As a mom, I think there is nothing cuter or more fun than when a baby starts to eat solid foods. It’s a milestone most parents will remember forever, seeing that little toothless mouth opening in excitement, then making a face as the baby tries to figure if he/she likes this or not.
With both of my older kids, I planned to breast-feed exclusively for 6 months and only then start introducing solid foods. Unfortunately, in both cases, my kids started eating from a spoon much earlier. My daughter had very bad acid reflux, and the one thing that helped was feeding her rice cereal. After that, she was super excited about food and there was no stopping her. I guess I figured that she was super happy with each meal, so it was her cue that she was ready for “real” food. My son at five months was just one hungry little guy, so I found myself nursing more often. Because he seemed hungry non-stop, I decided to give him a sample to see how he liked it. Well, it was love at first taste, so here we went again, eating solids like a pro. Again, I took my baby’s cue that he was ready for it.
So, when is the right time to introduce solids to your baby? The answer depends on whom you ask. Many health professionals still advise parents to introduce baby’s first food between the ages of 4 and 6 months. However, the World Health Organization recommends that baby be no younger than six months before trying solids.
It surely can be confusing and overwhelming with all the different information and recommendations, so I say use your own judgment and look for the signs that your baby might be ready. In general, the rules are that a baby is ready when he/she:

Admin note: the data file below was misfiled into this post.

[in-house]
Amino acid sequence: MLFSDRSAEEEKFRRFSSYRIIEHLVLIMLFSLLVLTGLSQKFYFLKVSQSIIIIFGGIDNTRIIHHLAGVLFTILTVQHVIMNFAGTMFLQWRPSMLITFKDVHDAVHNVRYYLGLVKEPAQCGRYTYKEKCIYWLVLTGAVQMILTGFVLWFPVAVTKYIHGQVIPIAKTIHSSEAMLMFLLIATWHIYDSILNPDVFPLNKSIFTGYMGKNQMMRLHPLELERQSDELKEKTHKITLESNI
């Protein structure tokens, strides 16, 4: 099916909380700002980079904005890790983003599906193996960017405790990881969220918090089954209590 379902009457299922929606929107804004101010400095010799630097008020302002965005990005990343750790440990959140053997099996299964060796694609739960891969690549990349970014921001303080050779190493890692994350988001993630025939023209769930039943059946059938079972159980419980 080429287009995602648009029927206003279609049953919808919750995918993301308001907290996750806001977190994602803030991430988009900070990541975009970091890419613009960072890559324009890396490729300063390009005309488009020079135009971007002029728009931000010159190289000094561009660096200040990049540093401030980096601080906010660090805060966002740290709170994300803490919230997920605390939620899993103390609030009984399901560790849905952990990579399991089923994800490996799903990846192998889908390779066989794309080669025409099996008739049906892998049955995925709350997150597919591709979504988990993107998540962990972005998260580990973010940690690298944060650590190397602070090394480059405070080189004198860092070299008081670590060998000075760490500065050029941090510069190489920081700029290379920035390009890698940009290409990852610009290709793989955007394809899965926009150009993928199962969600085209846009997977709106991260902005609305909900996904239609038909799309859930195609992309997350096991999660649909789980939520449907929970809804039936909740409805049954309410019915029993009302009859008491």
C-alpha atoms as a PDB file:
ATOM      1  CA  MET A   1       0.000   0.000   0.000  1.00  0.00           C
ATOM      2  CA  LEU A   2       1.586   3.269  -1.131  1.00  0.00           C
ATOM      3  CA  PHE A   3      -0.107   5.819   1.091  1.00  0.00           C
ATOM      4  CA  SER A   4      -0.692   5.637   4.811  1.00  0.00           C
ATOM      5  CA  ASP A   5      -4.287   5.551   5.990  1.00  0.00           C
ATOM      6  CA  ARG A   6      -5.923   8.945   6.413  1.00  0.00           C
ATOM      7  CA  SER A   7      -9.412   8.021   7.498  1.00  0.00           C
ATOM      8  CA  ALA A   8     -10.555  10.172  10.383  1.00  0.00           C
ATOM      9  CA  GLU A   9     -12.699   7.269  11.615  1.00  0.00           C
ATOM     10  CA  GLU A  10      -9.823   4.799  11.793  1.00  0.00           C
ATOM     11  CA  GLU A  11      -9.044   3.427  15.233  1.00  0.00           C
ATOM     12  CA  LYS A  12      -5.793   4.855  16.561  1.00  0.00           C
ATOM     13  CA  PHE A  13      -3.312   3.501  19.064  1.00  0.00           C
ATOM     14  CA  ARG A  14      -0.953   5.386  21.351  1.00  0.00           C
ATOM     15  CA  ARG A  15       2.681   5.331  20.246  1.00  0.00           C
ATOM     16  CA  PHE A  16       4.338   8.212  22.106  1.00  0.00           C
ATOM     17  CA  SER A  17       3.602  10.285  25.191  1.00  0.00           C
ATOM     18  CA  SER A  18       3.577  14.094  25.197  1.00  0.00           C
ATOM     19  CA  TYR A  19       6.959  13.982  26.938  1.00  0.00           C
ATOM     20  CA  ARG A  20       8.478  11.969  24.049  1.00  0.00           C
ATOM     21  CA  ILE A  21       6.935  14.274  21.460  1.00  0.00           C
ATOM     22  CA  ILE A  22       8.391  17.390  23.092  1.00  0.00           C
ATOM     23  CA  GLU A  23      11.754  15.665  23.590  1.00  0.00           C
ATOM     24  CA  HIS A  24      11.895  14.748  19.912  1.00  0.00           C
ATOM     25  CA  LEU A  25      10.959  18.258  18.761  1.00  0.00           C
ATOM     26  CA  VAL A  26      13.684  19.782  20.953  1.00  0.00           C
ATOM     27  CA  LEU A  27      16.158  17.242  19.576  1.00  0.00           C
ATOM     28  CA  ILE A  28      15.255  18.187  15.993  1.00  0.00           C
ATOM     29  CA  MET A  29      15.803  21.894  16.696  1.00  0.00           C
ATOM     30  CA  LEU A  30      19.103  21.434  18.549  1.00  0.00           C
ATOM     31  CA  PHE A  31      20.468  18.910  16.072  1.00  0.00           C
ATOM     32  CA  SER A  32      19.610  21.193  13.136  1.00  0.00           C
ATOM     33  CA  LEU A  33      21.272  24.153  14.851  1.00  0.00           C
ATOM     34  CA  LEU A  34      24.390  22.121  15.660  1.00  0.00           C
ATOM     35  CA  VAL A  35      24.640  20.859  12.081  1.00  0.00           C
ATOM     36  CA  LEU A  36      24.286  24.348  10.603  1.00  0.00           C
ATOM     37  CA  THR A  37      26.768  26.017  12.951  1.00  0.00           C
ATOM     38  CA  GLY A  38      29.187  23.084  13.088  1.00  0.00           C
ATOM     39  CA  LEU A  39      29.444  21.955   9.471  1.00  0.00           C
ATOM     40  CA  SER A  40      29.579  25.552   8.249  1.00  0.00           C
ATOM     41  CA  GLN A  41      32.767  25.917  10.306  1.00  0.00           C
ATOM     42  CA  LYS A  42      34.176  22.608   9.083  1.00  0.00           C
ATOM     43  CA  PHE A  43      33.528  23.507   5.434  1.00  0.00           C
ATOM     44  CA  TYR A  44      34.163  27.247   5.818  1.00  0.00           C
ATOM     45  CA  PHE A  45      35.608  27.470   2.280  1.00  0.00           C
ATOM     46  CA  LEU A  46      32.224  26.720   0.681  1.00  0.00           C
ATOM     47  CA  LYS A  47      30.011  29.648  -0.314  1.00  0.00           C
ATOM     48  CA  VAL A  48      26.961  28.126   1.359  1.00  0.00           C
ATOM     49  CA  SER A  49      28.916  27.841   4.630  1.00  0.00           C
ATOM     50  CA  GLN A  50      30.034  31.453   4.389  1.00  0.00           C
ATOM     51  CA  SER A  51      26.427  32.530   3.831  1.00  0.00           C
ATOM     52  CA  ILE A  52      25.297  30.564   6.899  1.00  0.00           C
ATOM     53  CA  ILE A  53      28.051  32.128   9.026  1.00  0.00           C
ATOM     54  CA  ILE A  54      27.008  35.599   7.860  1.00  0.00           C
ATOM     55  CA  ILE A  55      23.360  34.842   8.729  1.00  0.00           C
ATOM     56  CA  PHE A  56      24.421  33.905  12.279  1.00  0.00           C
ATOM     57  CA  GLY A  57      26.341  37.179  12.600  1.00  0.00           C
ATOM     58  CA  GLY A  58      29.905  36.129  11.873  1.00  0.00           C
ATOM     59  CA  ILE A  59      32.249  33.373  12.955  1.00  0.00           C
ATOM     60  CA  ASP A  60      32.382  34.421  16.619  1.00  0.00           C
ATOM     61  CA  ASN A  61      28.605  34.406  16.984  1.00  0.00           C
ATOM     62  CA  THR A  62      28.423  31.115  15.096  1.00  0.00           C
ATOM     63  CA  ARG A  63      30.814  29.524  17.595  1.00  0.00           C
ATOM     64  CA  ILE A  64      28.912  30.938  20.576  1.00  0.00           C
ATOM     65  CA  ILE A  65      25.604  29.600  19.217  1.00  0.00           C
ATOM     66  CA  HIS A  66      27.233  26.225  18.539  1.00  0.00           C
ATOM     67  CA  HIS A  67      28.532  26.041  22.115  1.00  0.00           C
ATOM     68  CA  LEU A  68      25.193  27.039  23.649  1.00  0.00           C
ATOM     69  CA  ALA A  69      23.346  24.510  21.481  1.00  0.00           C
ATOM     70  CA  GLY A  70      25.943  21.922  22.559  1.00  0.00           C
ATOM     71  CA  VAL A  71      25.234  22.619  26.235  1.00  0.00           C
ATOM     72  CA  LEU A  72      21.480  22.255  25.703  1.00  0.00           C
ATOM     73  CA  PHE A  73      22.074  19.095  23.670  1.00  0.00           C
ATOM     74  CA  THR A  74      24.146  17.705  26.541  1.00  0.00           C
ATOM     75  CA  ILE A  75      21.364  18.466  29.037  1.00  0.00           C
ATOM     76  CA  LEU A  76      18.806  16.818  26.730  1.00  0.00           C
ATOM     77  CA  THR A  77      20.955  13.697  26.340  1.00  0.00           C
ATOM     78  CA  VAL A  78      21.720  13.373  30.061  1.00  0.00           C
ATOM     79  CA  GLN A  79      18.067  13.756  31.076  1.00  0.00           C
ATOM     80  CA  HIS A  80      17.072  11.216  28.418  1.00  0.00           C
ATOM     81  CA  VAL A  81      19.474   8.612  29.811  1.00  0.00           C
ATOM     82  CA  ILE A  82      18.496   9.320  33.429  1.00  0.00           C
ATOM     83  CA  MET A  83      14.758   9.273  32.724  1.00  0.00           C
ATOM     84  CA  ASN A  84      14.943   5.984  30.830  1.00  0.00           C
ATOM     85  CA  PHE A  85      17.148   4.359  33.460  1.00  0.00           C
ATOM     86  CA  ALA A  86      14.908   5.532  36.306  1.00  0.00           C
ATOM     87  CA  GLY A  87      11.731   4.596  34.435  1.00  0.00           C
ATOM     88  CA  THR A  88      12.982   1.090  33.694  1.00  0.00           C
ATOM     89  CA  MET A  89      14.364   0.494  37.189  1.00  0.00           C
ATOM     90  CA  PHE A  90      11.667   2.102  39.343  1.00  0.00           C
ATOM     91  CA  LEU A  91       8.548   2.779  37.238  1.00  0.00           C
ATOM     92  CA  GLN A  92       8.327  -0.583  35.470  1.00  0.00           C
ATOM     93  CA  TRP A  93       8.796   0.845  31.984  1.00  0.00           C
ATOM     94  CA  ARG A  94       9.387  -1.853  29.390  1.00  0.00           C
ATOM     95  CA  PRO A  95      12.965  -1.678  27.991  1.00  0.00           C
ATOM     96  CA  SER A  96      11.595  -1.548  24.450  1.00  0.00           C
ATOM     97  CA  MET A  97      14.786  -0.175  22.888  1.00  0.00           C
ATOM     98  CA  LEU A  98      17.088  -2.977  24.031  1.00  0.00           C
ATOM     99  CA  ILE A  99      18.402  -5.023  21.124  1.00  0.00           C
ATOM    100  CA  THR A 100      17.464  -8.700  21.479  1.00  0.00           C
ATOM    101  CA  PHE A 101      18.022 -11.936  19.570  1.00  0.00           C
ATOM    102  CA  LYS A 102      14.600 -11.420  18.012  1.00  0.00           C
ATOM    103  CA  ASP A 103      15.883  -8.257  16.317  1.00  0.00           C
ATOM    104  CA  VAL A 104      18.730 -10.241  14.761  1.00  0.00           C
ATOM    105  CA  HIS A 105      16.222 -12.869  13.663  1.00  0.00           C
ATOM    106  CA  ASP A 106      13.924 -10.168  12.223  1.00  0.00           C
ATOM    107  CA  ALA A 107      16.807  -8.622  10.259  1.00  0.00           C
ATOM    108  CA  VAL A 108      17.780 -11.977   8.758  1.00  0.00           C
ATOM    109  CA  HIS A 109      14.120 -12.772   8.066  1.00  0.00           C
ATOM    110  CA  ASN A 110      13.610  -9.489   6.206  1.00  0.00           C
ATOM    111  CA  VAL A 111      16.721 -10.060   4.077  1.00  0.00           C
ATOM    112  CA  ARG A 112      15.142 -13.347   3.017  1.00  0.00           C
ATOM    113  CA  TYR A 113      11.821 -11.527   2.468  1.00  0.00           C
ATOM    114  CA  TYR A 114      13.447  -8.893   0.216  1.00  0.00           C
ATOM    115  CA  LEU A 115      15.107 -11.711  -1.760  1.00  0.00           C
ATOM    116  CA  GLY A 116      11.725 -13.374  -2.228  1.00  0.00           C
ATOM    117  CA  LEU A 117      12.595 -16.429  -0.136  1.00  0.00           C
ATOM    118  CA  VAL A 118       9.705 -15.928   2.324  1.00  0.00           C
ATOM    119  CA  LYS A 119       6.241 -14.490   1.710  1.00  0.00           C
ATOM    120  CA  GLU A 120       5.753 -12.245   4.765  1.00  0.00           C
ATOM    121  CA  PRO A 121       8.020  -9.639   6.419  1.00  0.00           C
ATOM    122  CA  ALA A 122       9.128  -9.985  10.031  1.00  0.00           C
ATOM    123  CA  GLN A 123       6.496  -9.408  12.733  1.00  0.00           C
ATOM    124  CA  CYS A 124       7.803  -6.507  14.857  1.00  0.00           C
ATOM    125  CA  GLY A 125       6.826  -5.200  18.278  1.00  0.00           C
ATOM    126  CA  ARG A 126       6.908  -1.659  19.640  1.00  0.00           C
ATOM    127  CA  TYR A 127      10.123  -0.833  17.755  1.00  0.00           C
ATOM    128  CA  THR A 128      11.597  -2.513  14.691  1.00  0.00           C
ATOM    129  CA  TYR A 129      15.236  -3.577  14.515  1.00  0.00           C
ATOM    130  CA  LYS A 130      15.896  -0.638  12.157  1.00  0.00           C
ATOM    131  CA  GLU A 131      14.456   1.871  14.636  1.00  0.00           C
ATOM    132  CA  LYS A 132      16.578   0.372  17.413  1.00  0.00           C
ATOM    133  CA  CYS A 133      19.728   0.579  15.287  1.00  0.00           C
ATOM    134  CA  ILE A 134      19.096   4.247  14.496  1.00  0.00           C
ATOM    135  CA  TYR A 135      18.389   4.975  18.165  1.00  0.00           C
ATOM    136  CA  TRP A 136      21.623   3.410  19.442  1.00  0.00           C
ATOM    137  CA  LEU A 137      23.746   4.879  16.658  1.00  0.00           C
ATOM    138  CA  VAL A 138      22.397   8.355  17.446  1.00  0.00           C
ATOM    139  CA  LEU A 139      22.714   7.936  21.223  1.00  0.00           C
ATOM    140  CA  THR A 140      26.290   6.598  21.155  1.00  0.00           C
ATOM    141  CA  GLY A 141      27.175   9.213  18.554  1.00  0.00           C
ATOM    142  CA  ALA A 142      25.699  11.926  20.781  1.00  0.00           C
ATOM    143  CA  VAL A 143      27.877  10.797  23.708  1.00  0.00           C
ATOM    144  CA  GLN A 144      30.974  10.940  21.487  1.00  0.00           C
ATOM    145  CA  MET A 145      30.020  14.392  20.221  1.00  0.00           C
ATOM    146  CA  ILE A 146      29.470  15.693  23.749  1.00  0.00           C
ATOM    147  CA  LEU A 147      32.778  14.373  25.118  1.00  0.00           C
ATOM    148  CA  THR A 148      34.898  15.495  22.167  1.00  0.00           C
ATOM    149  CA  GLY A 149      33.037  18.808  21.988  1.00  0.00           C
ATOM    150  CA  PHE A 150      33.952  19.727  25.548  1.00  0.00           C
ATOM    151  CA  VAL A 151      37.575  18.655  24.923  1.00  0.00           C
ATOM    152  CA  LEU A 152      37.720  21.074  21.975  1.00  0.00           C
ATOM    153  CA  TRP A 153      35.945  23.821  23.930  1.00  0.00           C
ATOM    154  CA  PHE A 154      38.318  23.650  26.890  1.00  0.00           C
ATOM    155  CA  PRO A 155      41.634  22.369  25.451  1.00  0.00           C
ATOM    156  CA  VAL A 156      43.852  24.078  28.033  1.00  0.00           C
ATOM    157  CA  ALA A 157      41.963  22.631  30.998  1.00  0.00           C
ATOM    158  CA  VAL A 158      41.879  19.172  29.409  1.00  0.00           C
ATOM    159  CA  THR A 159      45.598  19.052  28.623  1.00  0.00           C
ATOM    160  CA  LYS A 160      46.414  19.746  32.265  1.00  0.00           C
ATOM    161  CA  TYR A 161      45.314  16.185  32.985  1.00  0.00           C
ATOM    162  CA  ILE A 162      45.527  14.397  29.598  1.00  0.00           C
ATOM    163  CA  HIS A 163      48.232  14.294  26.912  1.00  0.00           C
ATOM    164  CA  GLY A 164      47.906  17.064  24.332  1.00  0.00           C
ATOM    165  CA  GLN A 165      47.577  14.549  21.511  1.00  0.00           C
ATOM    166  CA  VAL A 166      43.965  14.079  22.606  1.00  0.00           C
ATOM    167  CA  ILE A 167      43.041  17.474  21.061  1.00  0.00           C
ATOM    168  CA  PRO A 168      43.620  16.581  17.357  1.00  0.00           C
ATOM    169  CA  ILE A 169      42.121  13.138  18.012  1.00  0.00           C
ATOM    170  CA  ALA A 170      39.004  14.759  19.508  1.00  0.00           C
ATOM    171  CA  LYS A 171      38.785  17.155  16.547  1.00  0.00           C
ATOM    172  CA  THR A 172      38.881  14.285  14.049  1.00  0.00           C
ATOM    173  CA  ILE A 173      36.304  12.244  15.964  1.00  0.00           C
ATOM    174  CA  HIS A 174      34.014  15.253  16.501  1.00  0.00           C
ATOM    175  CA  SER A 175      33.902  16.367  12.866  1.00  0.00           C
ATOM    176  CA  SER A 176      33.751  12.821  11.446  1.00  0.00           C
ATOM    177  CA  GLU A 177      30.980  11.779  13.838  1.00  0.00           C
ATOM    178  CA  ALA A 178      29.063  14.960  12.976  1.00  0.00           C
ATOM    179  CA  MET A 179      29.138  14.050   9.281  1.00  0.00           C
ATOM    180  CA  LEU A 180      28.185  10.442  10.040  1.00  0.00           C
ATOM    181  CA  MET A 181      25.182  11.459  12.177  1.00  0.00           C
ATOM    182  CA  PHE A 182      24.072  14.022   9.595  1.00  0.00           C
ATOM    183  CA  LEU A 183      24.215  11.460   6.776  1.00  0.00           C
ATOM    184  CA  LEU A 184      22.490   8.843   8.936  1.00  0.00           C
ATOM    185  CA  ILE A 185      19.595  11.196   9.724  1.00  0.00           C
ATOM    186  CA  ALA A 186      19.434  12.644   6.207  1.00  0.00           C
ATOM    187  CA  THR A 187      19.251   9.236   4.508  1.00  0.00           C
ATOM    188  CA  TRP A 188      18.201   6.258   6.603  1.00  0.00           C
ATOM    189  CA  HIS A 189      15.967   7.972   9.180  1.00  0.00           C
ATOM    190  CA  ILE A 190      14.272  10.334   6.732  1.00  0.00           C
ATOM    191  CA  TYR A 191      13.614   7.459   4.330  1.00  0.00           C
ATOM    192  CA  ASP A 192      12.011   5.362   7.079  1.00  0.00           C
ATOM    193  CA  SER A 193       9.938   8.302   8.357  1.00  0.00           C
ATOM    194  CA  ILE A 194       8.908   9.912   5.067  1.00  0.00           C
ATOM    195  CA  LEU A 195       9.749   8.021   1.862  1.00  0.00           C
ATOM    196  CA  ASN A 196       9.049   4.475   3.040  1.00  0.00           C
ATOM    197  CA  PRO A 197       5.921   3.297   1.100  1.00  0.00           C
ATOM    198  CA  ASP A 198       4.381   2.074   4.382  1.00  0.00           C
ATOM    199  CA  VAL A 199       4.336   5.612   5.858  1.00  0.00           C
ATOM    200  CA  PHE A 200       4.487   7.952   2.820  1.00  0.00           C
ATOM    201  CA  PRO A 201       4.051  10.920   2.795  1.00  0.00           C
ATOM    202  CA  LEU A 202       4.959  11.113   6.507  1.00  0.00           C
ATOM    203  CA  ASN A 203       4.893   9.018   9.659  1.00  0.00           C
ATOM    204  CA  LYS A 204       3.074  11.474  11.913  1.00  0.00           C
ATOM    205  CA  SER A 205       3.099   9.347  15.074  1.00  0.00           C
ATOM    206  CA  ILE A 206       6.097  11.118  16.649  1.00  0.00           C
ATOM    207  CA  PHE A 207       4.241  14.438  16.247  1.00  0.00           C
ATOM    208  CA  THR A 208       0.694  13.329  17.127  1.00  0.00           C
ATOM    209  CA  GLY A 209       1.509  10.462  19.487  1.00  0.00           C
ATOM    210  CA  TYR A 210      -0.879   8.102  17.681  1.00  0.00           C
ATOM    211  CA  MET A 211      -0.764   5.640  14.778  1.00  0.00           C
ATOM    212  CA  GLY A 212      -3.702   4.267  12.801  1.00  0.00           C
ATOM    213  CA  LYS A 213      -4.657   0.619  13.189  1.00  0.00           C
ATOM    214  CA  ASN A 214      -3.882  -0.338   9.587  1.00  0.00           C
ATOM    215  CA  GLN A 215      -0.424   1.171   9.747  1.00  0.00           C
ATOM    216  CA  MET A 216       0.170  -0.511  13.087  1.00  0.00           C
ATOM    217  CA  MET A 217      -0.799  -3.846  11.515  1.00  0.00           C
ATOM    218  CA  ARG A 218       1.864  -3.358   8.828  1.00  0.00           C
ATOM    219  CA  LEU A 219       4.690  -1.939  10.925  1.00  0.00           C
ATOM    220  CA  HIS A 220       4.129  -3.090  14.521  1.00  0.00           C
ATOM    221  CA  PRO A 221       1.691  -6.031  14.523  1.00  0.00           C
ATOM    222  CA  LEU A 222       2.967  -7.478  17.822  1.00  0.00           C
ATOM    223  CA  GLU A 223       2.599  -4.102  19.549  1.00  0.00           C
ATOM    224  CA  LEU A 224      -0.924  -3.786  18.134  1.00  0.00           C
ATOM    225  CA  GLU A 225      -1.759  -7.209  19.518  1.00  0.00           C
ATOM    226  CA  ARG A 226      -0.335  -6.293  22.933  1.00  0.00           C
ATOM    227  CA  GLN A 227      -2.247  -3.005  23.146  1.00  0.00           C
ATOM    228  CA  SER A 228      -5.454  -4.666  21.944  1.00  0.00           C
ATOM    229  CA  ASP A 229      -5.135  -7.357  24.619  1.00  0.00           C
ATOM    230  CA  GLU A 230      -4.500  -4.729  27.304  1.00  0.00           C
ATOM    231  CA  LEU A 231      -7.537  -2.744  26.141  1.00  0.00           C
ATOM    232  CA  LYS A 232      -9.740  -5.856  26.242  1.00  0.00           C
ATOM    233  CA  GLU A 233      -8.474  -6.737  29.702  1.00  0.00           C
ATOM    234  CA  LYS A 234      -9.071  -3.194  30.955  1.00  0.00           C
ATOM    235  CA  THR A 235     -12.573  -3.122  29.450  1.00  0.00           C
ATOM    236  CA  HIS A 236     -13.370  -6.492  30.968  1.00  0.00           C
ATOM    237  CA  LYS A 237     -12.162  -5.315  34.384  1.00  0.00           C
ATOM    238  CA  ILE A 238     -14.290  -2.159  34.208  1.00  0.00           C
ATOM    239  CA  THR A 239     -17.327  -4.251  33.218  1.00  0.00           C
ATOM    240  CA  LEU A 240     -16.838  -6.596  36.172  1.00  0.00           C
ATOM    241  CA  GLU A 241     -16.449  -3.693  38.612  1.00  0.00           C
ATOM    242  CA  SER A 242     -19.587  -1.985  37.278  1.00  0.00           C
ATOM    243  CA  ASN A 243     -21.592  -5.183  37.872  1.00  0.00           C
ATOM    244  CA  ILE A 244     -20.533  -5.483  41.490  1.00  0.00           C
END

- can hold his head up;
- opens his/her mouth when offered the food;
- can move food from spoon into his/her throat;
- is big enough (when the baby has doubled its birth weight).
If your baby turns his/hers head away from food, then it just might not be time yet, so try again later, instead. For the first couple of feedings of solid food, it’s recommended that you offer only a spoonful, a taste. Your baby might not have any idea what to do or what to make out of this and make funny faces. Allow meal time to be fun and a positive experience. Be patient. Mix in breast milk with each food to help baby digest and to prevent allergies.
Once your baby learns to eat one food, gradually give him other foods. Give your baby one new food at a time, and wait at least 3-4 days before starting another. After each new food, watch for any allergic reactions such as diarrhea, rash or vomiting. If any of these occur, stop using the new food and consult your pediatrician. Many choose to skip the boxed cereal and go straight to puree, which I did with my son. Good options could be pureed carrots, peas, sweet potatoes and avocado. I began with carrot puree, then avocado puree, and both my kids loved them.
Remember, you are taking the first steps to helping your little one develop healthy eating habits that will last a lifetime.
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